Mobile face recognition technology and its ways of implementation

Mobile face recognition technology and its ways of implementation

Earlier this year, Google introduced a new product: the Firebase Machine Learning Kit. ML Kit allows you to leverage the power of machine learning in Android and iOS applications and mobile face recognition. In this post, we will talk about how to use it to create an Android application for real-time face detection.

Face detection is just one of the computer vision capabilities that Firebase ML Kit offers (or rather makes it easier to use). This is a feature that can be useful in many applications: recognizing people in photos, working with selfies, adding emoji and other effects while taking a photo, taking pictures only when everyone is smiling with open eyes, etc. The possibilities are endless.

Physiognomy in a scientific way

Digital face recognition — an identification or confirmation of a person’s face using neural networks — is becoming a new reality that is increasingly entering our lives. Smartphones have long learned to find faces in photographs, social networks offer to tag friends in photographs and cameras on the streets and in transport “snatch” criminals from the crowd.

OpenCV is an open-source library for computer vision, image processing, and numerical algorithms with a fairly wide range of functionality. We have actively used it in our products, for example, the OCR Solutions system — a service for recognizing registration certificates, international passports, and other documents. Overall, OpenCV is an integral part of our AI and computer vision development stack. The library is implemented in C / C ++, there is support for Python, Java, Ruby, Matlab, Lua, and other languages.

Mobile face recognition technology and its ways of implementation

Possibilities of OpenCV in working with mobile face recognition

One of the basic features that we often use. OpenCV is a fairly simple and straightforward API: if we want to cut out a part of the original image, we specify the coordinates, crop, and continue working. The first experiments in the field of machine face recognition were presented in the 1960s by Woody Bledsoe, a professor at the University of Texas at Austin and an artificial intelligence researcher.


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His working group created a database of 800 pictures of people from different angles in a biometric photo mobile recognition system. Next, the scientists marked the faces with 46 coordinate points using a prototype of a modern tablet. Using a special algorithm, the system rotated faces at different angles, zoomed in and out. In the second step, the algorithm used 22 measurements, acting by Bayesian decision theory — so that the overall conclusion was as accurate as possible. As a result, the system developed by Bledsoe performed 100 times faster than a human. Important stages of mobile face recognition development:

  1. In 1988, Michael Kirby and Lawrence Sirovich of Brown University applied the Eigenface approach using linear algebra to analyze images. They used fewer than 100 different values to mark up faces.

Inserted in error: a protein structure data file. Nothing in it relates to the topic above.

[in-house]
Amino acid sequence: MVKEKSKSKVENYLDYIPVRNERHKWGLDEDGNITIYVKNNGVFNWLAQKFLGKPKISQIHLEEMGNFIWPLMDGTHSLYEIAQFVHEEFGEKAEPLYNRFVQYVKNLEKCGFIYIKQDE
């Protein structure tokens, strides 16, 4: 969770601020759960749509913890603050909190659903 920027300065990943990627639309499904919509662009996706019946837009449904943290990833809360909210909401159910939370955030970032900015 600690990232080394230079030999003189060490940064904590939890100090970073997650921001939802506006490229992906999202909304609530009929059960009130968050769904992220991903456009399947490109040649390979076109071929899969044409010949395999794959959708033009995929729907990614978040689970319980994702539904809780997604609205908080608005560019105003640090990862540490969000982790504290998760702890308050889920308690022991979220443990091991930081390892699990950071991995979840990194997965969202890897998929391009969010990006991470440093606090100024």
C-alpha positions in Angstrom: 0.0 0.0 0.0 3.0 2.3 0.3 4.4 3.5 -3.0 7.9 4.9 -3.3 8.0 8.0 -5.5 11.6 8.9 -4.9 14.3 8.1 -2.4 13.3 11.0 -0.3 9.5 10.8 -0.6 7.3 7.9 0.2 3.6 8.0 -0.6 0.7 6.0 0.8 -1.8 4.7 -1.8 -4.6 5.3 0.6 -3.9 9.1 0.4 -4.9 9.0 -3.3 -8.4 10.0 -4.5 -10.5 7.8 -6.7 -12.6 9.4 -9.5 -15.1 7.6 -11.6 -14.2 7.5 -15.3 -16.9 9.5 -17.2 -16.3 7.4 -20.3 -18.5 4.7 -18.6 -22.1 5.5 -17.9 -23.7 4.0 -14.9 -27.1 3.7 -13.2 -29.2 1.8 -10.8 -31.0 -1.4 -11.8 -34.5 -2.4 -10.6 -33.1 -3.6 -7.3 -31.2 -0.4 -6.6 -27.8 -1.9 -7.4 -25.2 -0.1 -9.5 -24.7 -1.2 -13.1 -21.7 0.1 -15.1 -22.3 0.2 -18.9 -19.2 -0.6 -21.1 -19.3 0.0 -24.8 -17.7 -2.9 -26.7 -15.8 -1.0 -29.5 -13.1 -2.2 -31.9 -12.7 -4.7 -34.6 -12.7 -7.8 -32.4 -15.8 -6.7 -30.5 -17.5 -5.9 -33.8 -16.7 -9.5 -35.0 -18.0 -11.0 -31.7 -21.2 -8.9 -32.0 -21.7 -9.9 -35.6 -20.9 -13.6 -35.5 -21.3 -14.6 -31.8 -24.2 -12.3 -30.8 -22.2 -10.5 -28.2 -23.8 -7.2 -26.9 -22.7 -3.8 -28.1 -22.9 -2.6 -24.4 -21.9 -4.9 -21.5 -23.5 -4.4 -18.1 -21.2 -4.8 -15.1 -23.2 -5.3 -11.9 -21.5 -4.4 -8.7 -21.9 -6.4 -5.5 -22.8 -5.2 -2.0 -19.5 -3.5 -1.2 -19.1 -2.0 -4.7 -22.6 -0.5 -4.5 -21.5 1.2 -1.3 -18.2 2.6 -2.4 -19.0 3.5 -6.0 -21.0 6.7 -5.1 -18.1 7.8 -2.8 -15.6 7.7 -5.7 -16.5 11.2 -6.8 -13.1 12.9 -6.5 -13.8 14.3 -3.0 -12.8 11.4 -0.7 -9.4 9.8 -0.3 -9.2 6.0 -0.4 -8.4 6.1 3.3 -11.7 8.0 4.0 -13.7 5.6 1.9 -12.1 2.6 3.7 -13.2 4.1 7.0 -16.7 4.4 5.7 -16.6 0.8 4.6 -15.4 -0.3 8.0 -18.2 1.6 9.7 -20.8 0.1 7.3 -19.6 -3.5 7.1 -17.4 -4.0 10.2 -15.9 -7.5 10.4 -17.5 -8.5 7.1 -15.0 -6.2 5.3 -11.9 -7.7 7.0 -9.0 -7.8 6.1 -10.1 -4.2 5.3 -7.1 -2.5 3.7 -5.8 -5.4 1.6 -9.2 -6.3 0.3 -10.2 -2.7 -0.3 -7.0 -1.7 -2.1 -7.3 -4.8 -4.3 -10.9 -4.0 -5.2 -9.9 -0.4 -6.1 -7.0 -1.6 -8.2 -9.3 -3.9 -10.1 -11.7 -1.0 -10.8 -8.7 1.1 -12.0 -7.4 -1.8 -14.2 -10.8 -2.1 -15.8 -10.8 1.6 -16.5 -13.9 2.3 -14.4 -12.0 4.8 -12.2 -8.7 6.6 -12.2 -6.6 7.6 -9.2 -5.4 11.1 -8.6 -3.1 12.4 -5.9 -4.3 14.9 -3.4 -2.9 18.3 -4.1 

2. In 1991, Alex Pentland and Matthew Turk of MIT refined the Eigenfaces technology by harnessing environmental factors. They managed to automate the recognition process.
  3. In the late 1990s, the Defense Advanced Research Projects Agency (DARPA) and the National Institute of Standards and Technology released the FERET program with the largest database of faces — more than 14 thousand images. It was originally used to find and recognize criminals around the world, but then it was released to the public.
  4. Since 2010, Facebook has started using facial recognition to find users in posted photos and invite users to tag them.

OpenCV has quite powerful functionality for detecting (defining) objects in an image. This is realized thanks to pre-trained models based on neural networks. In the example that we will consider below, a trained model was used to determine the frontal image of a face in a photo (head rotation up to about 30 degrees is allowed). OpenCV allows you to find faces very quickly. At the same time, we do not identify the person’s identity, but with a certain degree of certainty, we can assume that the face is in this particular part of the frame. How does this happen?

Several words as a conclusion

The principle of “sliding window” (Viola-Jones method) in mobile face recognition is used to search for faces. For each area of the image, over which the window passes, the Haar feature is calculated. The presence or absence of an object in the window is determined by the difference between the feature value and the learning threshold. The window slides over the entire image. Each time the image is traversed, it enlarges to find larger-scale faces.

The Haar feature consists of contiguous rectangular regions. They are positioned on the image, then the pixel intensities in the areas are summed up, after which the difference between the sums is calculated. This difference will be the value of a certain feature (size), positioned in a certain way on the image. What all facial images have in common is that the area around the eyes is darker than the area around the cheeks. Therefore, a common Haar sign for faces is 2 adjacent rectangular regions lying on the eyes and cheeks.

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